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Seniors show they have mixed views on aged care at home

The opinions and experiences of home care recipients have been researched, revealed and will soon be reviewed as part of a new report commissioned as part of the Federal Government’s new Aged Care Workforce Strategy Taskforce.

"We need to listen to consumers, address the negatives and get this right.” (Source: Shutterstock)

Led by peak body for seniors National Seniors, the report: Accentuating the positive: consumer experiences of aged care at home, asked consumers for their opinions of the aged care services offered in their homes, and found that while most seniors receiving aged care at home thought workers treated them with respect, met their personal care and support needs, and were well trained, around 50 percent also said better coordination between home care and health services was required, along with improvements to the Consumer Directed Care system.

Taskforce Chair Professor John Pollaers says the report findings would help build a comprehensive and sustainable Workforce Strategy for the industry, and in doing so, improve the quality of life of aged care consumers.

“In a time of change, listening to expressions of both positive and negative views on home support and home care is the key to creating better services in the future,” Professor Pollaers says.

“The consumer voice needs to be the driver for changes in the industry as ‘ageing in place’ becomes increasingly the norm.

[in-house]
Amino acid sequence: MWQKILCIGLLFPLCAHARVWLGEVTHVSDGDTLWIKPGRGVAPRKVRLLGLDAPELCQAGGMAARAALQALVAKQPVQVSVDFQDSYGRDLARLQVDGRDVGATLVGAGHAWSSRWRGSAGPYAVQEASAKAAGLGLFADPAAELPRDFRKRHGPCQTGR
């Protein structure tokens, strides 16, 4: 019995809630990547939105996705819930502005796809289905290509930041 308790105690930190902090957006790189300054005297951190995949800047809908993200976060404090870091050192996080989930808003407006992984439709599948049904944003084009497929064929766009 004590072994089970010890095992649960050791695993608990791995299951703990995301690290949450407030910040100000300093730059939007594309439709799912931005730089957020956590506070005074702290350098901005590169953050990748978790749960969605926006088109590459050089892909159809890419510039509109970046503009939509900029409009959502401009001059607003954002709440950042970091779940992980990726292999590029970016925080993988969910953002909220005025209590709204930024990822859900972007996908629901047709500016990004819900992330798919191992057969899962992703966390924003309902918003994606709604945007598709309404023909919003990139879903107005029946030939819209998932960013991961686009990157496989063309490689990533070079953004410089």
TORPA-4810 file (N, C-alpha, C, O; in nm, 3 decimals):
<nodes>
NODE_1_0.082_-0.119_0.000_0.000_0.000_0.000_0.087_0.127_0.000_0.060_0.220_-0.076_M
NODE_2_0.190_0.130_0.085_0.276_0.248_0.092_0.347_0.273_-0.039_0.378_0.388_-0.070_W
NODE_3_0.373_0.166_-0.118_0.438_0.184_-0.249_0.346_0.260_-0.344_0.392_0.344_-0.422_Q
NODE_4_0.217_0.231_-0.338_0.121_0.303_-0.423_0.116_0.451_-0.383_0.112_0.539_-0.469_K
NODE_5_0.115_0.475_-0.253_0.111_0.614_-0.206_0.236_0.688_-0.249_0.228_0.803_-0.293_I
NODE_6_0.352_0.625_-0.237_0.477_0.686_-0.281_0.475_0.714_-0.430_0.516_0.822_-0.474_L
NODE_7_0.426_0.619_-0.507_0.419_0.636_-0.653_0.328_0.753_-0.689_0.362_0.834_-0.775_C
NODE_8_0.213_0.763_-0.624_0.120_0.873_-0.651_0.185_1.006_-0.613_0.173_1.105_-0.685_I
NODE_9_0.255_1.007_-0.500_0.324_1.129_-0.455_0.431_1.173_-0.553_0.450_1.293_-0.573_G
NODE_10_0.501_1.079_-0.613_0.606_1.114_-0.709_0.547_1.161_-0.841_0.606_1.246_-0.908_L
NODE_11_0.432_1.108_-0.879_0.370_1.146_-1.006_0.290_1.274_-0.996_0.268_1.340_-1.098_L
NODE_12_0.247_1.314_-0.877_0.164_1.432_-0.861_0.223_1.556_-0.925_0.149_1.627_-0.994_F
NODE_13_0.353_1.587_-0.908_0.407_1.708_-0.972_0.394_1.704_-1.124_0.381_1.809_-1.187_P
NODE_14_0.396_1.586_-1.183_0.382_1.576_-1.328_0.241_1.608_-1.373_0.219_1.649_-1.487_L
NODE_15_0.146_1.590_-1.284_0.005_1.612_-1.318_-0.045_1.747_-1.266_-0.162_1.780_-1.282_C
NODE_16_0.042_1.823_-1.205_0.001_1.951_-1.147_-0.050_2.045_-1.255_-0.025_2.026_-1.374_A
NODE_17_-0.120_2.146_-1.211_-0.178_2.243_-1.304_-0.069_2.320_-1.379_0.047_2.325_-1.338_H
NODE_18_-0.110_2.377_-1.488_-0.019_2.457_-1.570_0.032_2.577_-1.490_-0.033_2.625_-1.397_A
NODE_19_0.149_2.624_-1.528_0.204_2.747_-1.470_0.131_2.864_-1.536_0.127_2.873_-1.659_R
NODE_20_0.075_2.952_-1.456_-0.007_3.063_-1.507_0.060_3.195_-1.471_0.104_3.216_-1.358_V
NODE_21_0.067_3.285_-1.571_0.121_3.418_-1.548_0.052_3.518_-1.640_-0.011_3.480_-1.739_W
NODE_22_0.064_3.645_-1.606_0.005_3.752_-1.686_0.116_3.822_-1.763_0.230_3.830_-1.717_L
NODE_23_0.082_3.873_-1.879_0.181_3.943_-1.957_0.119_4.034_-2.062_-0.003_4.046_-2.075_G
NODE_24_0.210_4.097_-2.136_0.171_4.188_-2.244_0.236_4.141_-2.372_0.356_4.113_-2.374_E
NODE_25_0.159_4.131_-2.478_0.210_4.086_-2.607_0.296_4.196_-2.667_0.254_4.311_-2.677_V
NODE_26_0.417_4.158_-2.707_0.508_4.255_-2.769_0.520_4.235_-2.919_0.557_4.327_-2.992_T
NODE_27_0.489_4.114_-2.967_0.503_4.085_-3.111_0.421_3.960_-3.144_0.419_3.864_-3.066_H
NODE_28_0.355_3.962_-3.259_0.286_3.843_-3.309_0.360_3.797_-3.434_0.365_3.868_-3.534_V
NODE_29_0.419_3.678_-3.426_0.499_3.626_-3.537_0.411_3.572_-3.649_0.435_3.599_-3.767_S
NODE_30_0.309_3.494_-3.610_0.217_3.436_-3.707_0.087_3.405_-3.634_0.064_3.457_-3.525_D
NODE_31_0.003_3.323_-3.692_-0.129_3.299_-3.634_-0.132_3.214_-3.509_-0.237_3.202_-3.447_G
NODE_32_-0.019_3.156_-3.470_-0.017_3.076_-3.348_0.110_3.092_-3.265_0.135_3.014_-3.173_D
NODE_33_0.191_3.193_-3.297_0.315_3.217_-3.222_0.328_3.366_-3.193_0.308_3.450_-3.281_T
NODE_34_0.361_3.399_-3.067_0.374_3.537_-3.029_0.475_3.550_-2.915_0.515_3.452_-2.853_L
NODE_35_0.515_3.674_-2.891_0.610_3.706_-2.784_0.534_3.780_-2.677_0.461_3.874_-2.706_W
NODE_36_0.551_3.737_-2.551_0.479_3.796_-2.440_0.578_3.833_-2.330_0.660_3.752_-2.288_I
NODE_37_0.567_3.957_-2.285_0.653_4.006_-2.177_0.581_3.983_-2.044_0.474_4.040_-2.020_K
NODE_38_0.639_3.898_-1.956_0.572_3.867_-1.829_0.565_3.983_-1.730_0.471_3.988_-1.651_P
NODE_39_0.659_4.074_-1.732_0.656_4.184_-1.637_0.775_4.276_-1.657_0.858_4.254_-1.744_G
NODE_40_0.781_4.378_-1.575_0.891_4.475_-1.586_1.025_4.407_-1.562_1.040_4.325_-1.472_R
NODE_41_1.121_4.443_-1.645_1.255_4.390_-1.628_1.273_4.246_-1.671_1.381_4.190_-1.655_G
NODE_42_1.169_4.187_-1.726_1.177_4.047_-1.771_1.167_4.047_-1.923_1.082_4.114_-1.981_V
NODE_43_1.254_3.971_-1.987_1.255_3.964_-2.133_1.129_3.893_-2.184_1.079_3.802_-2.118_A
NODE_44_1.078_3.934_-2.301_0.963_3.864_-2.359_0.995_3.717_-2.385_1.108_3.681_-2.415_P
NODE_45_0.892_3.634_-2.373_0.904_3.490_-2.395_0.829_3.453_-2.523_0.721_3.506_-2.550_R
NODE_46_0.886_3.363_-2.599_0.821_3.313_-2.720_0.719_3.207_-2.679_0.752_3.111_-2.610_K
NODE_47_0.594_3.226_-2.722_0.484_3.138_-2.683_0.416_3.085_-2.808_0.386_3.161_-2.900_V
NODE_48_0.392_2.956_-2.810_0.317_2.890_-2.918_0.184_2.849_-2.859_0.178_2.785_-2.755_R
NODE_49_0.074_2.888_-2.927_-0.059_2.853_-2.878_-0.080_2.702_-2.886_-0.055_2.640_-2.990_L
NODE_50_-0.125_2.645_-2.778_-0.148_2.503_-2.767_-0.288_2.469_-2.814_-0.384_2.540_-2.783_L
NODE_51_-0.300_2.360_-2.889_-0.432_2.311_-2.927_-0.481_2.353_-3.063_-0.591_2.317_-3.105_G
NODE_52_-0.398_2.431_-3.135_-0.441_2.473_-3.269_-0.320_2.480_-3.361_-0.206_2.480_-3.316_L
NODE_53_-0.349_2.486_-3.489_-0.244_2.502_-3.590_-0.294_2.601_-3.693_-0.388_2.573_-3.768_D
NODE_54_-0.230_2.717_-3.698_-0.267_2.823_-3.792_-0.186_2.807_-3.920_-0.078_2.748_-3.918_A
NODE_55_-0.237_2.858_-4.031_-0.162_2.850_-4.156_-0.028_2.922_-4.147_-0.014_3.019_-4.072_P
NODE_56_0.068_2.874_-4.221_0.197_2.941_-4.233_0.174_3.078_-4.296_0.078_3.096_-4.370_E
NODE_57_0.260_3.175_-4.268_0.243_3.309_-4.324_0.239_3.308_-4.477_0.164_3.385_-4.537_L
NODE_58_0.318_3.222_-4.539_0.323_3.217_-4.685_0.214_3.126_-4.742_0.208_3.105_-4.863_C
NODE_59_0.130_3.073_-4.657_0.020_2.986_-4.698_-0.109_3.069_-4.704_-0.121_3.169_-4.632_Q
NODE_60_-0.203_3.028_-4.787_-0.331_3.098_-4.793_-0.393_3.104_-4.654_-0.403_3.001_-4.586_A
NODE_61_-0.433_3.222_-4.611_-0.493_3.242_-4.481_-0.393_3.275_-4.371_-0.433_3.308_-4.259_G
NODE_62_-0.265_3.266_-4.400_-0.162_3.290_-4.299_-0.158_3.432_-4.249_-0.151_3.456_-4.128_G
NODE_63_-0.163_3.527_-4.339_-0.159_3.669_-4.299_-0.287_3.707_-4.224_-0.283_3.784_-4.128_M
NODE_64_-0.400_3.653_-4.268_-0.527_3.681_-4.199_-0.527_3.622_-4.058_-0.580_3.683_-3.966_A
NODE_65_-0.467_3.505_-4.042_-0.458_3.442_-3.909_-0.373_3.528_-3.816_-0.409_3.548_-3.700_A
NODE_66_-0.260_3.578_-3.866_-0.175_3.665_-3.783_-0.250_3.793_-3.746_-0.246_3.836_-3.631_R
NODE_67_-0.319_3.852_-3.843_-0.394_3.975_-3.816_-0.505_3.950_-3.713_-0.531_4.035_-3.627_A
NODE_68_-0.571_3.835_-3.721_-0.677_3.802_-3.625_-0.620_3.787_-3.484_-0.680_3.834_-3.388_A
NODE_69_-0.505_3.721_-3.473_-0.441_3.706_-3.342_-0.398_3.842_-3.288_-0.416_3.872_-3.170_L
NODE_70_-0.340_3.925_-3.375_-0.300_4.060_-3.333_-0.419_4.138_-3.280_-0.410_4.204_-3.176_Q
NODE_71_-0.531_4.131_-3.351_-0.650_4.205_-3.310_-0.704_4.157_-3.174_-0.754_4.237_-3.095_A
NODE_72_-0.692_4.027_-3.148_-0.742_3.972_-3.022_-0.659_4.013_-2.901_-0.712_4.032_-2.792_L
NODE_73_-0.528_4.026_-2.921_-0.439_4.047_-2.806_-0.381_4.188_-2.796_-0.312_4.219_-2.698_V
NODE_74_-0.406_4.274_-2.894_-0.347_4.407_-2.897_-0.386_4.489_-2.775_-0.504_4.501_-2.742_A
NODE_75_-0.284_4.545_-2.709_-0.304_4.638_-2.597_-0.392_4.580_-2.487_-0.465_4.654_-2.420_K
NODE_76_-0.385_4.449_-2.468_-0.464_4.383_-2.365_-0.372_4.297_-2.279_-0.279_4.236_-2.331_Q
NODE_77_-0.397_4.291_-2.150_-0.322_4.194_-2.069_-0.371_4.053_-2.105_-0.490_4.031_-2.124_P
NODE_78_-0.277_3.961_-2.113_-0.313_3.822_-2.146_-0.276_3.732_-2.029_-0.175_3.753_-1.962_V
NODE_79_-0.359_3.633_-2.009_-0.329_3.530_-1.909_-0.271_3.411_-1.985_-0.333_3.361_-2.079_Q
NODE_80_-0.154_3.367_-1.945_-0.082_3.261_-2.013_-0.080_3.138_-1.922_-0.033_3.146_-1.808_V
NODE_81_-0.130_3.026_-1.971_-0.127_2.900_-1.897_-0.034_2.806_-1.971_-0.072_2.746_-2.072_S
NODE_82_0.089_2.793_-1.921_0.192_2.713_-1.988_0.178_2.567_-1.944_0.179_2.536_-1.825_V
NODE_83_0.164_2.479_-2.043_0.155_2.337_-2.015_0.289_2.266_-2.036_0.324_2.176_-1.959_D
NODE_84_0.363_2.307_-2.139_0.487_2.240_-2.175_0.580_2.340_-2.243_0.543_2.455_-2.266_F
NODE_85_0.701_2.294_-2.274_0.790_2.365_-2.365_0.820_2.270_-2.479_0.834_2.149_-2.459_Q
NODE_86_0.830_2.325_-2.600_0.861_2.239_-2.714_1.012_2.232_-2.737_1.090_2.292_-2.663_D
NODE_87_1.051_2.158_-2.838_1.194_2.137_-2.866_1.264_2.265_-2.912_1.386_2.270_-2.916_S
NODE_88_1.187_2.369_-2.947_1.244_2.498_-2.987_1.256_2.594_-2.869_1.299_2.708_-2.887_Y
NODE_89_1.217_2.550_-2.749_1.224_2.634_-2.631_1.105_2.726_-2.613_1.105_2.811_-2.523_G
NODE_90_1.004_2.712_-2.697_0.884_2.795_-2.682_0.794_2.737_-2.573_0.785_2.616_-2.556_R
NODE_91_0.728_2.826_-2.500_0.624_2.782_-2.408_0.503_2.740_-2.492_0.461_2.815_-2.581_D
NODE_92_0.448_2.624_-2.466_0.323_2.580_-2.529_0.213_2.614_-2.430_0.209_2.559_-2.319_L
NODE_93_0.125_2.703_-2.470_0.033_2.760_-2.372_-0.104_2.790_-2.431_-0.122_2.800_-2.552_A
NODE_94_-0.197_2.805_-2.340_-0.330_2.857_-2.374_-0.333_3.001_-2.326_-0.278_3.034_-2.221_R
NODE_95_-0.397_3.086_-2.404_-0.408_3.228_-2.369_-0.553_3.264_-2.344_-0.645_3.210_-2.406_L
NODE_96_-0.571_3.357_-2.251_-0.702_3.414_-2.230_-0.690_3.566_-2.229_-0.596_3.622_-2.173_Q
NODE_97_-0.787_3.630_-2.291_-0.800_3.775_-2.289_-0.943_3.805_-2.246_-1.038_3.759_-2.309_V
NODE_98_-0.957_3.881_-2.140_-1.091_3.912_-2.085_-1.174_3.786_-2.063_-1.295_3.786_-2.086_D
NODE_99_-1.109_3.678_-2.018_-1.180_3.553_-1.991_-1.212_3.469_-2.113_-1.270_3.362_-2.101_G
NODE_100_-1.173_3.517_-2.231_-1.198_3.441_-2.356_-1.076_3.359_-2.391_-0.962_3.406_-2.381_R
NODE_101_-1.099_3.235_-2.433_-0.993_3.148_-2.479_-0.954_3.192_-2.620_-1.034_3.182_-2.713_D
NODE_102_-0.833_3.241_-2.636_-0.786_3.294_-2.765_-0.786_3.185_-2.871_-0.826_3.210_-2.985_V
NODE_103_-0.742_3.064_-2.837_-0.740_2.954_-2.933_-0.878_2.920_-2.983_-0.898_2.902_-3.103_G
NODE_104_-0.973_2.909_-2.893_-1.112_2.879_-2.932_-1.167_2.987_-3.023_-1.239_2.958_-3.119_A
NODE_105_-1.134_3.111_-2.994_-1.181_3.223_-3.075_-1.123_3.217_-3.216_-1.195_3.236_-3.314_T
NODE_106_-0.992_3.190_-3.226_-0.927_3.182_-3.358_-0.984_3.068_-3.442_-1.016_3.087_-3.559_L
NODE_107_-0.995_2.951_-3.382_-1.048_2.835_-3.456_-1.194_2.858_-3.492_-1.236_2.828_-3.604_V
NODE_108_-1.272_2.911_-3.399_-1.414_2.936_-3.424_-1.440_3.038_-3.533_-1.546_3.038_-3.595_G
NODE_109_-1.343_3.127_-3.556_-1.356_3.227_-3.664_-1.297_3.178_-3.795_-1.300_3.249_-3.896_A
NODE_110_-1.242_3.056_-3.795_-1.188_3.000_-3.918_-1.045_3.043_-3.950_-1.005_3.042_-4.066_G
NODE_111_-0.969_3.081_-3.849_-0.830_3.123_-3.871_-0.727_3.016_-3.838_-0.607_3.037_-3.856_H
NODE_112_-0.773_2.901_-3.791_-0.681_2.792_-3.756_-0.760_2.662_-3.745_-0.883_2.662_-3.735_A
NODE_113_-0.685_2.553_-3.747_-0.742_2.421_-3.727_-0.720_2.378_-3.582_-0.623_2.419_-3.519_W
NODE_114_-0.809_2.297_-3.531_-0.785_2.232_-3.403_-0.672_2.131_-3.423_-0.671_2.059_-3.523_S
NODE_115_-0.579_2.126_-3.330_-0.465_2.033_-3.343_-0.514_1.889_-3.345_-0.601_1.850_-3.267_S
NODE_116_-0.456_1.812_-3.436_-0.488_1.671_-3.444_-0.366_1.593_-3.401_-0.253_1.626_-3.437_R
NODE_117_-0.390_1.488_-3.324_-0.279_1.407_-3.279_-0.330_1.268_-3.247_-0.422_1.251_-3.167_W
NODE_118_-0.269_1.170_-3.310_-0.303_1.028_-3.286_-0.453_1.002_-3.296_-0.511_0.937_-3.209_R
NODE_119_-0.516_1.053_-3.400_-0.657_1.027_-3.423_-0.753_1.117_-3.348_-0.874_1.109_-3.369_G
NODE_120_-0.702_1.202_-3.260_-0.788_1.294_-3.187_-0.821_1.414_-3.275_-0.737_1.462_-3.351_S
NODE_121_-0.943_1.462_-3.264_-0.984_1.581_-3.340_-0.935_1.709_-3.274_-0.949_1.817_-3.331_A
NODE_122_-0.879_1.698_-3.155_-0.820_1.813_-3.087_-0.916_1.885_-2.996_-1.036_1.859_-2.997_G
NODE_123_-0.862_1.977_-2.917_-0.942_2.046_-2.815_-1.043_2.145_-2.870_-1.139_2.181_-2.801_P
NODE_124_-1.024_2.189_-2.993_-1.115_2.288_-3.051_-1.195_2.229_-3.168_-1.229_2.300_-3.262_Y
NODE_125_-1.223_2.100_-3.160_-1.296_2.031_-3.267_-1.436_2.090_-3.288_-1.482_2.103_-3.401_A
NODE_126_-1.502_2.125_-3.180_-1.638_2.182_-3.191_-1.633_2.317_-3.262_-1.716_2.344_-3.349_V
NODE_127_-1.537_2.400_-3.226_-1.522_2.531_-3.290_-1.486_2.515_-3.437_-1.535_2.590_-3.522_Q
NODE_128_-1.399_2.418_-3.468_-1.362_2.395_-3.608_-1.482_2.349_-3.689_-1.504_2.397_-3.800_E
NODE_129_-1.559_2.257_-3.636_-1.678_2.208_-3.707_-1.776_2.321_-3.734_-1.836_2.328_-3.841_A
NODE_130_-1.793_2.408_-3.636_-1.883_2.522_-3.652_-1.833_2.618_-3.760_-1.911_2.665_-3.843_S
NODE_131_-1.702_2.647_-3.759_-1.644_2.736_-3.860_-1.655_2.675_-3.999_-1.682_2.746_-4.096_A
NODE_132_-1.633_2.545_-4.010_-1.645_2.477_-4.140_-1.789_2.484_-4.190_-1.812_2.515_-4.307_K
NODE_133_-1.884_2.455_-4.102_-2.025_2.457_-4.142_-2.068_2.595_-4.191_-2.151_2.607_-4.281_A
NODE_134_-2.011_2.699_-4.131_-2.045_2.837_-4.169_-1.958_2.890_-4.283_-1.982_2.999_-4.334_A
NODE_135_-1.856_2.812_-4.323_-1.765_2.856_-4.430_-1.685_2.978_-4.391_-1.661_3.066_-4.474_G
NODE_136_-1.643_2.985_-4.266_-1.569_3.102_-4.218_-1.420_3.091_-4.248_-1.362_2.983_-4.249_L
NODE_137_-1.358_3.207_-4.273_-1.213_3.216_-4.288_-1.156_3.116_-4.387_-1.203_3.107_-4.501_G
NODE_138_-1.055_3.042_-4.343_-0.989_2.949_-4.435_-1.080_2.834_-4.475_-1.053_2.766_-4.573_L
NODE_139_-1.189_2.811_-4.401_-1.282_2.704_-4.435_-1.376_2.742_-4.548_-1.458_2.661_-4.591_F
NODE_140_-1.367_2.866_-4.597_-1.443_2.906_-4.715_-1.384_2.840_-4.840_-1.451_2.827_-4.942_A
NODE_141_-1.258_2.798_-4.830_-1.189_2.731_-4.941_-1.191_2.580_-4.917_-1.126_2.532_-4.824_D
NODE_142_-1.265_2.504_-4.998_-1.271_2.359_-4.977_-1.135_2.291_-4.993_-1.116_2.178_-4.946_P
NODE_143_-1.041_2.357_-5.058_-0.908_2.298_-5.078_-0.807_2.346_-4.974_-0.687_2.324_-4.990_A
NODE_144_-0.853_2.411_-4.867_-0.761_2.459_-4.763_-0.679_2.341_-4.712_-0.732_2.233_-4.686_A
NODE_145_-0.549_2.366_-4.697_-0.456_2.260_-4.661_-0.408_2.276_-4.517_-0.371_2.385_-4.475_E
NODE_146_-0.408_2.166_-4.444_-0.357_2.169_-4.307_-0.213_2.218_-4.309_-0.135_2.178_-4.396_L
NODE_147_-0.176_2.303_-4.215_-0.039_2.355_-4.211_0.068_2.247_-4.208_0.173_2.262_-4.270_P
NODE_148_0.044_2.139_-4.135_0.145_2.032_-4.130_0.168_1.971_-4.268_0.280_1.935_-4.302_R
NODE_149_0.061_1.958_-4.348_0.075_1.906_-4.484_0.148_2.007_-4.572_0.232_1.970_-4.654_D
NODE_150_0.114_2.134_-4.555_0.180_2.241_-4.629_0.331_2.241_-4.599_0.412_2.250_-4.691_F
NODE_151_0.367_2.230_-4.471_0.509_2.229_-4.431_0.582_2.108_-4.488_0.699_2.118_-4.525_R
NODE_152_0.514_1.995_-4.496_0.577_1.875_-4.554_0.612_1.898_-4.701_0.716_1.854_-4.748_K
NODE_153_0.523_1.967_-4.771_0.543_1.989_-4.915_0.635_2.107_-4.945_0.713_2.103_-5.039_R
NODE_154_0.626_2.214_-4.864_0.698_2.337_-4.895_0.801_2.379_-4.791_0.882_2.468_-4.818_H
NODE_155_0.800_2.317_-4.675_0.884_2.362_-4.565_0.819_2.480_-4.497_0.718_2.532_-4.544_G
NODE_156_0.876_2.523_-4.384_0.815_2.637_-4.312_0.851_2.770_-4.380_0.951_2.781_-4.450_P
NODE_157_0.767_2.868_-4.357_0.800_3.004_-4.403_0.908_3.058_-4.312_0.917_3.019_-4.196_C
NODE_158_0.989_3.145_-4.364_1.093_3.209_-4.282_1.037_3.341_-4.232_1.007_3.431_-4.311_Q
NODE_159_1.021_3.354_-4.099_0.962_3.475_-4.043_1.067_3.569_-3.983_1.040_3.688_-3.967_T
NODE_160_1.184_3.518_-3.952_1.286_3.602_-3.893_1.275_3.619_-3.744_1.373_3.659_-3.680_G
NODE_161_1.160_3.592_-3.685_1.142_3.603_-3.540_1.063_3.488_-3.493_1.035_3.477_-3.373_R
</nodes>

“It is important that elderly Australians are able to live well and feel empowered.”

Report author, National Seniors Australia Research Director Professor John McCallum, says while the report noted a strong agreement among respondents that aged care workers treat the household with respect, know what they are doing and are well trained, it was also important to listen to negative views to target areas for improvement.

“People complained about services being delivered at times or in ways that were inconvenient to the client; a lack of continuity of care for dementia patients; and poor training for dementia care,” he says.

“They also expressed frustration caused by Workplace Health and Safety constraints on cleaning, and poor cleaning services generally; waiting too long to be assessed, and having to accept a lower level package until a higher one became available; poor communication from providers; and poor administration of services generally.”

Professor McCallum says action is needed to address the deficiencies highlighted by the consumers in the report, especially because rapid growth is expected in demand for aged care services delivered at home.

He adds that several training initiatives could be considered to improve outcomes, including training for informal carers, mandated courses and qualifications for personal care workers and care managers, increased access to short courses for ongoing skill development, and more targeted on-the-job training.

“What’s needed is to turn the negatives into positives with better training and management,” he explains.

“This is a high priority because home delivered services are the future of aged care.

“We need to listen to consumers, address the negatives and get this right.”

Seniors accessing home care weren’t the only ones to share their recommended areas of improvement, with informal carers also becoming involved.

The report highlights that these informal carers had “multiple issues” including the need for better access to respite care; opportunities for training; physical health impacts; stress, mental exhaustion and feeling overwhelmed; loss of income; and difficulties coping with family dynamics.

Professor McCallum voiced “major concerns” that more than 40 percent of family members and others providing unpaid care said their health was affected by caring duties, saying that there is a “need to recognise that this family care workforce is a major part of the service system and support them properly”.


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